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MALTHUS, Thomas

An essay on the principle of population;

or, a view of its past and present effects on human happiness; with an inquiry into our prospects respecting the future removal or mitigation of theevils which it occasions.

Stock Code
104064
London, T. Bensley for J. Johnson, 1806
£6,500

The first two-volume edition. Contains important additions and corrections to the earlier editions, including replies to his critics.

'The central idea of the essay -- and the hub of Malthusian theory -- was a simple one. The population of a community, Malthus, suggested, increases geometrically, while food supplies increased only arithmetically. If the natural increase in population occurs, the food supply becomes insufficient and the size of the population is checked by 'misery' -- that is, the poorest sections of the community suffer disease and famine. The Essay was highly influential in the progress of thought in early nineteenth-century Europe' (PMM).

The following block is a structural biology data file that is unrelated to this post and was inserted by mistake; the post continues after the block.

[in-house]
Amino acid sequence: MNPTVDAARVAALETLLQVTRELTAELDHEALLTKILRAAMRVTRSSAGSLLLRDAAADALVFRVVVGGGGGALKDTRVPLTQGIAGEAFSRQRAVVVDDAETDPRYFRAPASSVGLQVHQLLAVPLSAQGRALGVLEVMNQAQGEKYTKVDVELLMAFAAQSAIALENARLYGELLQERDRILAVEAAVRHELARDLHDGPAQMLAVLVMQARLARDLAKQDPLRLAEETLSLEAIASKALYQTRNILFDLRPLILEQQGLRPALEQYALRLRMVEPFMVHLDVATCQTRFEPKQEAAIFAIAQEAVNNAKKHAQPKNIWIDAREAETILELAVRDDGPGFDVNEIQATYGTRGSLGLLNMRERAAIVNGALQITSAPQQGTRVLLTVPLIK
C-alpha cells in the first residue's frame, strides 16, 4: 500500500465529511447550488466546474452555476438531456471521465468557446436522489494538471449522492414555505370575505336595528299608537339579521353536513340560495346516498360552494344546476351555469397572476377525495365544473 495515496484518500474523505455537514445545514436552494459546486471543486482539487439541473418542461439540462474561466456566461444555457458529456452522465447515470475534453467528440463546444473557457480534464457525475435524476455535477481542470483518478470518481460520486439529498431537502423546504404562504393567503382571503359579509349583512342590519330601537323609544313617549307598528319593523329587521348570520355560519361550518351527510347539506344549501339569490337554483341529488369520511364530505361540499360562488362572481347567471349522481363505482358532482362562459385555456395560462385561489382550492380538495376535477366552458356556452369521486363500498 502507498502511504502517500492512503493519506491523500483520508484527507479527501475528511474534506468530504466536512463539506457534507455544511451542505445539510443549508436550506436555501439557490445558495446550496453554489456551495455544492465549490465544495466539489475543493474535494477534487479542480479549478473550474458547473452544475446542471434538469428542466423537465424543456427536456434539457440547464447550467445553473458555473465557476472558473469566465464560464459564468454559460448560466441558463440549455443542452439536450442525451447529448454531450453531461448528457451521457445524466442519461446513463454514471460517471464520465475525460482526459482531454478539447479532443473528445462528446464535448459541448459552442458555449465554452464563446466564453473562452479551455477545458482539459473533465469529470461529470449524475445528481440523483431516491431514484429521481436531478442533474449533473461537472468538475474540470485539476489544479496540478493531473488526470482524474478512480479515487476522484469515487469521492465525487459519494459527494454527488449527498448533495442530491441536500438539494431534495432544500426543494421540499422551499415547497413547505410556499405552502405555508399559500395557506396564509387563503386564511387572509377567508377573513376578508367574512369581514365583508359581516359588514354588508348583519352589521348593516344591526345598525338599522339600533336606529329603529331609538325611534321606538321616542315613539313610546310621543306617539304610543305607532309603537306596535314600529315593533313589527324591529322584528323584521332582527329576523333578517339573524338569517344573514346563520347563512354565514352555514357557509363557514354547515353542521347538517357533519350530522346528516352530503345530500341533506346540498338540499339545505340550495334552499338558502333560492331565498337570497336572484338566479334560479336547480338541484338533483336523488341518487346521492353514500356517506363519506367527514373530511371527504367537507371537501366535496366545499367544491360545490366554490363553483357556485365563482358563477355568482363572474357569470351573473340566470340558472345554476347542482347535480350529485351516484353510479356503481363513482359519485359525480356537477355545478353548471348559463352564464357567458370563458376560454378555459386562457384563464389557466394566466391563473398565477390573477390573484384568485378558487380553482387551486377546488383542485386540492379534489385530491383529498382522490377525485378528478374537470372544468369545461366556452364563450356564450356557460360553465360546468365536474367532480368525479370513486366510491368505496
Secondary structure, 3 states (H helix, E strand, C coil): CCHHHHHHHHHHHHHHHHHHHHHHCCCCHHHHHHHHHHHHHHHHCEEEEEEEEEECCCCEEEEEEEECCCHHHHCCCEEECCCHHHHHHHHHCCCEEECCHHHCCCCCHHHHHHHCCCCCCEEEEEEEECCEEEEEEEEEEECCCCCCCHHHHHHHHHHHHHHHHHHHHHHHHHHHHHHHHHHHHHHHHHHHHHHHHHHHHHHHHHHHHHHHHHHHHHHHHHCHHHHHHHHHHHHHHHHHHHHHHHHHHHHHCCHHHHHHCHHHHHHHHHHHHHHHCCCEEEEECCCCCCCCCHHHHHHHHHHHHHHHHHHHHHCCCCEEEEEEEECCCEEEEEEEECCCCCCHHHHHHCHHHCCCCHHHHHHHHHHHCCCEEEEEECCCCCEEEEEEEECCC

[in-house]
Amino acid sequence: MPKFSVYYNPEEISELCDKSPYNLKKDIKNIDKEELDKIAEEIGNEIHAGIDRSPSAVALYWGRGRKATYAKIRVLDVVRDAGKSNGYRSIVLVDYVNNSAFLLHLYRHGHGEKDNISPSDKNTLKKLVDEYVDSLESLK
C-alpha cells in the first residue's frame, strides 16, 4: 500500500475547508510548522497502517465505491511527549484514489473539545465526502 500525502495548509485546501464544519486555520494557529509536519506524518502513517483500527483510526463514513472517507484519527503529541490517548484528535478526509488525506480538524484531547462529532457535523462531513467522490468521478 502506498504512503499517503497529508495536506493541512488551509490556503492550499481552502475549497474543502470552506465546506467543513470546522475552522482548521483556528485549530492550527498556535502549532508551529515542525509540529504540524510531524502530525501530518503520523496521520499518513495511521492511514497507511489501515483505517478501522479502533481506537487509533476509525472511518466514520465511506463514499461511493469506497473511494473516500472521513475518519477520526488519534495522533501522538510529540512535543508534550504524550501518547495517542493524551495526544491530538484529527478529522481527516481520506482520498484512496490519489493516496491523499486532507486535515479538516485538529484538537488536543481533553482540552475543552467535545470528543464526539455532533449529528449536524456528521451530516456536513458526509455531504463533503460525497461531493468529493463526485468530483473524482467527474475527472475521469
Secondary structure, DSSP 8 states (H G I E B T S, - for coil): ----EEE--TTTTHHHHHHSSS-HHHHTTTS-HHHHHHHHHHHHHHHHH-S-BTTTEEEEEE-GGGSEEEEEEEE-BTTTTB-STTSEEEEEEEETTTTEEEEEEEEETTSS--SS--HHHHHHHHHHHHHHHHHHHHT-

'His work was an important influence on both Darwin and Wallace in their formulation of the concept of natural selection. It also had a profound influence on the decrease in size of families down to the present time' (Garrison-Morton) .

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Description

Third edition, 2 vols, 8vo, xvi, 501, [63]; vii, 559 pp., contemporary tree calf gilt, red morocco labels, some pale foxing, an excellent set.

Bibliography

Garrison-Morton 1693; Goldsmiths' 19210; Kress B5067; Cf. PMM 251.

Stock ID:104064

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